sow gratitude, reap your superhuman self

by Josh

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Gratitude might just be the most underappreciated emotion we have.
Cultivating feelings of gratitude can:
Boost the immune system, lower your blood pressure and improve your sleep.
It decreases feelings of loneliness and depression.
If expressed often in relationships, gratitude can help improve these relationships by increasing compassion, prosocial motivation and the willingness to forgive.
And last but not least, it is one of the brain-tweaks presented by this guy, to make you happy-successful.

Stoics like Lucius Annaeus Seneca used negative visualization. In negative visualization you picture, as vividly as possible, all the things that could go wrong (in health, your work, your relationships, etc.).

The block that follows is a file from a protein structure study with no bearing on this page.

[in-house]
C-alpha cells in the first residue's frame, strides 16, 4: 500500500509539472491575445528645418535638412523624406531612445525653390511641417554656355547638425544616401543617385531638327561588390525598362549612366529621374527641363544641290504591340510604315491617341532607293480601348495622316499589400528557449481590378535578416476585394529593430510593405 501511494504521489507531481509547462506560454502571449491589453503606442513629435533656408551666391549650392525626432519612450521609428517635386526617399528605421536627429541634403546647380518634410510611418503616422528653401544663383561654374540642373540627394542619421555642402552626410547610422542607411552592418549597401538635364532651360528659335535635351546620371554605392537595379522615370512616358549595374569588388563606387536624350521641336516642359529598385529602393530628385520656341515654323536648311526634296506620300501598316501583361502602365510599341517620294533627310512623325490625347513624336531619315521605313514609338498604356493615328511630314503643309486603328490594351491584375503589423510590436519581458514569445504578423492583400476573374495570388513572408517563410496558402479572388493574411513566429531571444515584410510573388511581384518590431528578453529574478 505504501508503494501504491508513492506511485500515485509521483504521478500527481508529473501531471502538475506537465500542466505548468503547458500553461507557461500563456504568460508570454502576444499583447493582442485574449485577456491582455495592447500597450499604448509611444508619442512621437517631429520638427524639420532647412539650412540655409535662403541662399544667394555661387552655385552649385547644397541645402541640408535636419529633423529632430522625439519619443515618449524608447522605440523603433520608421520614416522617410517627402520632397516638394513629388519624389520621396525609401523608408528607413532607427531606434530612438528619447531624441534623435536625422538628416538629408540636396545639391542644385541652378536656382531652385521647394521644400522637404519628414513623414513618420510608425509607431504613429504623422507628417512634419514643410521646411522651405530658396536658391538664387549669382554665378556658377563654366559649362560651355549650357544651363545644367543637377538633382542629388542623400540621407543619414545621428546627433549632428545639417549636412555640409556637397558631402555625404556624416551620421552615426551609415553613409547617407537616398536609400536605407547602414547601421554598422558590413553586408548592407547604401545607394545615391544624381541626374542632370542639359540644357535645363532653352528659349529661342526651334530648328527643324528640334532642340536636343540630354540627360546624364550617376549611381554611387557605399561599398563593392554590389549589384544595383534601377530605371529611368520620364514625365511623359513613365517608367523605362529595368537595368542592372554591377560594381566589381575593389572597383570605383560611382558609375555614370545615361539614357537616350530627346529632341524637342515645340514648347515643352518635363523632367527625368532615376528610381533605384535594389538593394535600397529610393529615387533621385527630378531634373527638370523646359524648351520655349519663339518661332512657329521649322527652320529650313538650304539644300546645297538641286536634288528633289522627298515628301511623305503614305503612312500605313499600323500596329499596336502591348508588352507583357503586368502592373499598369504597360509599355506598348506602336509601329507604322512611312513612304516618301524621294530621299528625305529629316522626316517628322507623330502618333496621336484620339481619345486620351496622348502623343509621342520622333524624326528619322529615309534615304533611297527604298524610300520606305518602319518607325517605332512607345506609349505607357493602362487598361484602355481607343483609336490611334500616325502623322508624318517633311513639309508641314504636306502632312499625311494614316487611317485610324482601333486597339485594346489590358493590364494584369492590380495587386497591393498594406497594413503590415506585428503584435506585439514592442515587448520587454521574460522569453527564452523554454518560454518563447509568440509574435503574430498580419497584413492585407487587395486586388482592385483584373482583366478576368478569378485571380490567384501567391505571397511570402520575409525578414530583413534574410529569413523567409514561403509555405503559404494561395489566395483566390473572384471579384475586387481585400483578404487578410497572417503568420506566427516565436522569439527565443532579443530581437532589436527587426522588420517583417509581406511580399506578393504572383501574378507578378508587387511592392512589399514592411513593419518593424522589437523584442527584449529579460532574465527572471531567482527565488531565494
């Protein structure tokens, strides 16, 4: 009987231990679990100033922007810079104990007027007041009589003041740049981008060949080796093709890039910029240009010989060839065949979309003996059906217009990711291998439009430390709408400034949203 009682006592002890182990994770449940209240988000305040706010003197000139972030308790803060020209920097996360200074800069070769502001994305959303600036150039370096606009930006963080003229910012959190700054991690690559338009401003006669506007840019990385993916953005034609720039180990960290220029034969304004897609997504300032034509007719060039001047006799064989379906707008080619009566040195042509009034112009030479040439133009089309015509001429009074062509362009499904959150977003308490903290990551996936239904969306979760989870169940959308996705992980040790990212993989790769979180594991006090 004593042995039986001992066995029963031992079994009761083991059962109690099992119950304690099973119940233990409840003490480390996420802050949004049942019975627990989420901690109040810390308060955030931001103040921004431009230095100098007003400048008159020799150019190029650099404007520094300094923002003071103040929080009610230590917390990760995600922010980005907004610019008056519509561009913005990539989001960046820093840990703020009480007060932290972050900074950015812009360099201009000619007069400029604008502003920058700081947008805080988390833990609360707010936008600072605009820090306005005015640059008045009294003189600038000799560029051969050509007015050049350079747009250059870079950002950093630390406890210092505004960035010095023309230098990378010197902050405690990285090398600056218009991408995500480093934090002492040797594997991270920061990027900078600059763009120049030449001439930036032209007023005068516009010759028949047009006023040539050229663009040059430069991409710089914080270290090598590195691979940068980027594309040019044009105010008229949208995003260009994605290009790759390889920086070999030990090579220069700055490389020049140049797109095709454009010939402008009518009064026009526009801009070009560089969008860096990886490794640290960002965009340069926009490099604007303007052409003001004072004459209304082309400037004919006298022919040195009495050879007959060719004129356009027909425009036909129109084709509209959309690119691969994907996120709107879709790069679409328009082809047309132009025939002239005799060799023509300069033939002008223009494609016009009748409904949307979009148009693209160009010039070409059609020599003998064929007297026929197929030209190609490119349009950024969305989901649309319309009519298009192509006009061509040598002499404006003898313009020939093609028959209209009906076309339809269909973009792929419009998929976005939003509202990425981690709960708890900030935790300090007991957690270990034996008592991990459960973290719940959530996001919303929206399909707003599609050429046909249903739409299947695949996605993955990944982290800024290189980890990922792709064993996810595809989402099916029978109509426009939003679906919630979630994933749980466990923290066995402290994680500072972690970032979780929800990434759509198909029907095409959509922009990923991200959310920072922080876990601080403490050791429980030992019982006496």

For example, imagine that you wake up tomorrow, but when you open your eyes, you can’t see. Your eyes have ceased working.
Now that would be pretty shit wouldn’t it?
What it does though, is create an instant strong feeling of gratitude for the fact that you possess a working set of (absolutely stunning) eyes.

Another way of cultivating gratitude is to make a conscious effort to look for and either write down or talk about the things you are grateful for.
Currently, I am writing down three things I am grateful for every night before I go to bed.
Also, I ask others about three things that they are grateful for today.
Not only does this give you the benefits of gratitude, but it also spreads them throughout your social networks.

You don’t have to have big, fancy items on your lists.
Keep it simple.
Practicing gratitude might be most important when you feel like there is nothing to be grateful for.

Sources:
http://www.health.harvard.edu/newsletters/Harvard_Mental_Health_Letter/2011/November/in-praise-of-gratitude
http://greatergood.berkeley.edu/article/item/why_gratitude_is_good/
http://greatergood.berkeley.edu/pdfs/GratitudePDFs/2Wood-GratitudeWell-BeingReview.pdf

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